Rural Water - Quarter 3, 2014 - (Page 42)

MANAGING YOUR WATER SYSTEM Cleared for Takeoff! Flight Plan for the Strategic Plan BY BOB HARRIS, CAE YOU'VE HAD A planning retreat, and everyone was enthusiastic about the new direction and ideas. But as the planning team returns to their offices, most forget their commitment to the new strategic plan. This "checklist" is similar to an airline pilot's flight plan and pre-flight checklist. Things have to be done in order and at the right times to be successful. For instance you can't load the passengers but forget to fuel the plane. Similarly you cannot create the plan and then forget to align committees or monitor its progress. Use the flight plan and schedule to integrate the strategic plan. Immediately after the planning retreat * Circulate a draft of the plan within 10 to 14 days so leaders can see the results of their discussions and decisions. When the plan is still fresh, there may be other good ideas that come to mind. * Share the plan with staff to enlighten them about discussions and decisions at the retreat. This will reduce anxieties about what the board did and invite their input. * Present a final draft of the strategic plan at the next board meeting. Have the motion approved as the official 42 * Third Quarter 2014 roadmap for the organization by a motion of the board. * Inform members, communities and stakeholders of the new plan. Describe enhancements to the organization, new ideas and direction (supporting ROI). Do this through articles, the website, announcements and dissemination to components, where applicable. * Publicize the report with collateral material. Transform the typed pages into a brochure that informs members, prospects and sponsors of the organization's direction. Promote the plan using a brochure or PDF at meetings, on the website and in new member kits. Design an information card or bookmarks with the new mission, vision and goals, plus contact information. Distribute them liberally. * Most membership brochures can benefit from a fresh look. After creating a strategic plan brochure, consider creating a membership brochure that complements the plan. This ties joining and renewal to the organization's mission, goals and strategies. * If there are components, give them tools to inform local members about the strategic direction. Provide copies of the plan, collateral and a PowerPoint. * Add the plan to the website. Too many organizations include history and bylaws on their website but fail to promote strategic direction. * Appoint a plan-champion. Similar to the treasurer overseeing the budget, the planchampion monitors progress on the plan. Consider the president-elect for this role. At three months The plan should be integrated into the organization. It will have an impact on nearly every aspect. * Align the plan with the budget. The budget is not the driver of the organization, but the reverse. The strategic plan should both generate and expend funds through programs and projects. * Under each goal the committees should be aligned. A strategic goal without a committee or champion is likely to fail. Be sure committees have a copy of the strategic plan in their folder so they are always working to advance the strategies and goals. * The staff or departments will want take "ownership" of elements of the strategic plan.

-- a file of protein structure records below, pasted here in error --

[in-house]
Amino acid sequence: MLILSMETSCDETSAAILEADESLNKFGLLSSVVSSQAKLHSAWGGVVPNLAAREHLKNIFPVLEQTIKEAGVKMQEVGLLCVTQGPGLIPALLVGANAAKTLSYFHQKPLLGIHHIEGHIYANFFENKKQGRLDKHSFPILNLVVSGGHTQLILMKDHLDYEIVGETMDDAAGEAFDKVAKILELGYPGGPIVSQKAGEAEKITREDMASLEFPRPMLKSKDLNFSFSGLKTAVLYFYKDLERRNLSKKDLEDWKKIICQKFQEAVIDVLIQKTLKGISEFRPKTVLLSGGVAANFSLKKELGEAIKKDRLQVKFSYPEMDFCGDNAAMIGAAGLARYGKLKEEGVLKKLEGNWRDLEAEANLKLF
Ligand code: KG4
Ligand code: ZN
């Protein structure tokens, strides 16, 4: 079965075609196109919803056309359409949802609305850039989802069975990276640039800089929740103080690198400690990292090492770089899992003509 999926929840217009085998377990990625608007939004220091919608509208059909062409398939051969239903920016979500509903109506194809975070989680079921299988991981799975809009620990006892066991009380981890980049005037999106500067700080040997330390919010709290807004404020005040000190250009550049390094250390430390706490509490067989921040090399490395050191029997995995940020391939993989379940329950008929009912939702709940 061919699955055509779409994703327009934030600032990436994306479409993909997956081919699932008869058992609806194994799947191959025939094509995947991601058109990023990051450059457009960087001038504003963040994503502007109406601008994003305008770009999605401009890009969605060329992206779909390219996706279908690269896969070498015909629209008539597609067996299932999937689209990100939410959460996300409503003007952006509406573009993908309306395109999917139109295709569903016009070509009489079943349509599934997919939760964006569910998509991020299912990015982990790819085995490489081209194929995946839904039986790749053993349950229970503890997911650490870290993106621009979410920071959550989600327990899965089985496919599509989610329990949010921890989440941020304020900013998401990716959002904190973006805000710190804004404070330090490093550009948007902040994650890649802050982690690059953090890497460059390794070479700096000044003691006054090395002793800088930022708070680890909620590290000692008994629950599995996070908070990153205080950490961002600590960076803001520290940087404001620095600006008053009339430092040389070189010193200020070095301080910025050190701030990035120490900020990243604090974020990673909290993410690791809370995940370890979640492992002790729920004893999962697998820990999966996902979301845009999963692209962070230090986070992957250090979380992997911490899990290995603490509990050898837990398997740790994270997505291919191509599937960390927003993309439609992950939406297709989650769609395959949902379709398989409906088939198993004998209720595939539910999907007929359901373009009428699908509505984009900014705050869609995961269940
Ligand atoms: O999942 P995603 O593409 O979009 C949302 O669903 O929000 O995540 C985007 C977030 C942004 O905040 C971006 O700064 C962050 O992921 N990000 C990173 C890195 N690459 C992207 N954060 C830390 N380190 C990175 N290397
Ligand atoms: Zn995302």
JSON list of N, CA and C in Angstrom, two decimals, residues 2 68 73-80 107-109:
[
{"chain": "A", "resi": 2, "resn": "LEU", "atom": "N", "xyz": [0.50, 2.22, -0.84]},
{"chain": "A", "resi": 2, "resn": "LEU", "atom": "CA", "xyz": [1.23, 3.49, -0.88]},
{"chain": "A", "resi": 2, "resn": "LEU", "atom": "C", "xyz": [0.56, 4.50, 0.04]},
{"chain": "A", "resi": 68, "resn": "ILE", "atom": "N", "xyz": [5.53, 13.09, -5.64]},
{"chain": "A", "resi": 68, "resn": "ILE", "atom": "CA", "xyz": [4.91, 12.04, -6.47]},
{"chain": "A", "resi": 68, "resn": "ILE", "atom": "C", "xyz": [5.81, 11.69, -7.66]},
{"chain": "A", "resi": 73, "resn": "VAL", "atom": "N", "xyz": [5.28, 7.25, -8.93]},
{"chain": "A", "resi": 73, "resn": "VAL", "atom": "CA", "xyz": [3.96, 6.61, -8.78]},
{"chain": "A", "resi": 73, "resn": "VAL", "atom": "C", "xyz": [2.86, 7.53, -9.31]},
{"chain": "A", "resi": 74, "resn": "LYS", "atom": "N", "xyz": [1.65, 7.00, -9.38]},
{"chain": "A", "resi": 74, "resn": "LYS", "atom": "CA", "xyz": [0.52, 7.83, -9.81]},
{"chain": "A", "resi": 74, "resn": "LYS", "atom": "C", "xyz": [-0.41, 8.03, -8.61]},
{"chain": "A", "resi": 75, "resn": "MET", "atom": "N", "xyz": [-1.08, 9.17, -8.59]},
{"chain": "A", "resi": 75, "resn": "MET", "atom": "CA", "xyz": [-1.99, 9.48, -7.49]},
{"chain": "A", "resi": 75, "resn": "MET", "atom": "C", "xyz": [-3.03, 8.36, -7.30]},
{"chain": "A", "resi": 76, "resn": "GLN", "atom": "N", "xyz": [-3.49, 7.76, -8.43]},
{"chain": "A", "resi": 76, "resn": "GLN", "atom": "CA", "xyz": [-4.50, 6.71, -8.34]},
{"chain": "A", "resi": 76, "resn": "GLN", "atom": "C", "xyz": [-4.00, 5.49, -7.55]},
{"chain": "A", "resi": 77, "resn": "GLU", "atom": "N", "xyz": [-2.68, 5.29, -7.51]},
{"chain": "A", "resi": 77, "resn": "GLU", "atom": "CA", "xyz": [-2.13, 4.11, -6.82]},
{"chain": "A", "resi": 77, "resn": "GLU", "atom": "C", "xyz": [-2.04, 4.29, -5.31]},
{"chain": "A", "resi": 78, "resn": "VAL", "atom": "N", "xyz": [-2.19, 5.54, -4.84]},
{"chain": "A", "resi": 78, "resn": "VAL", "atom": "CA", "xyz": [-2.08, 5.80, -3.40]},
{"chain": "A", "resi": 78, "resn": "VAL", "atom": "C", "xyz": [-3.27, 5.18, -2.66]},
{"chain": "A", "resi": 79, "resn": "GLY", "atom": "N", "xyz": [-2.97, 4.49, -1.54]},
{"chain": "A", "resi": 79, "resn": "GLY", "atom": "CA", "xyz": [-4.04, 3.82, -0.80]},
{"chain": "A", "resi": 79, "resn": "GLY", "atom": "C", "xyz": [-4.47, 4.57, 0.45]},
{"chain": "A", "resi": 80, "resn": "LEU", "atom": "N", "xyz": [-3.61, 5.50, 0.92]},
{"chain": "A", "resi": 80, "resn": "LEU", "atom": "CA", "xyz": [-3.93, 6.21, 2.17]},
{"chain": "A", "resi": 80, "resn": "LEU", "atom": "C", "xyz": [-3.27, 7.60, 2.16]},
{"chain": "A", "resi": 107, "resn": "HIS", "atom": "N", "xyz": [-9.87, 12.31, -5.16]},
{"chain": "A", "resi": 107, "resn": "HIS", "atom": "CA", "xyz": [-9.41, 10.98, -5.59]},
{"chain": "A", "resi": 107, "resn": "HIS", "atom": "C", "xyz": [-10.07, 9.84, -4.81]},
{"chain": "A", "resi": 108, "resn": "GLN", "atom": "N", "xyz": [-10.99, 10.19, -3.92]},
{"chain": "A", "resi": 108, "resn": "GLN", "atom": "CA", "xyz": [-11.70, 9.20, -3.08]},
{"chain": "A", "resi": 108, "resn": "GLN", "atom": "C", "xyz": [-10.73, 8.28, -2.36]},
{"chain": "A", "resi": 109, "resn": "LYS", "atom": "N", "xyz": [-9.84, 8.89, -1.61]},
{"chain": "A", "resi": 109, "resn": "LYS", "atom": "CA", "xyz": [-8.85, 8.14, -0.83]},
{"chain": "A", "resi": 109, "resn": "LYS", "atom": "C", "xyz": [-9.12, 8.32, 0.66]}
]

Table of Contents for the Digital Edition of Rural Water - Quarter 3, 2014

From the President
Dressing Your Entire Utility for Success
Go the Extra Mile
Customer Service: Getting Along With Mildred
Changing of the Guard in Public Works
Employee Rights and Their Limits
Professional Status Is Achievable…Isn’t It?
Power Up the Board Retreat
Cleared for Takeoff! Flight Plan for the Strategic Plan
The Safe Drinking Water Act’s 40th Anniversary
Regulatory Update
Throwing My Loop
Index to advertisers/
From the CEO

Rural Water - Quarter 3, 2014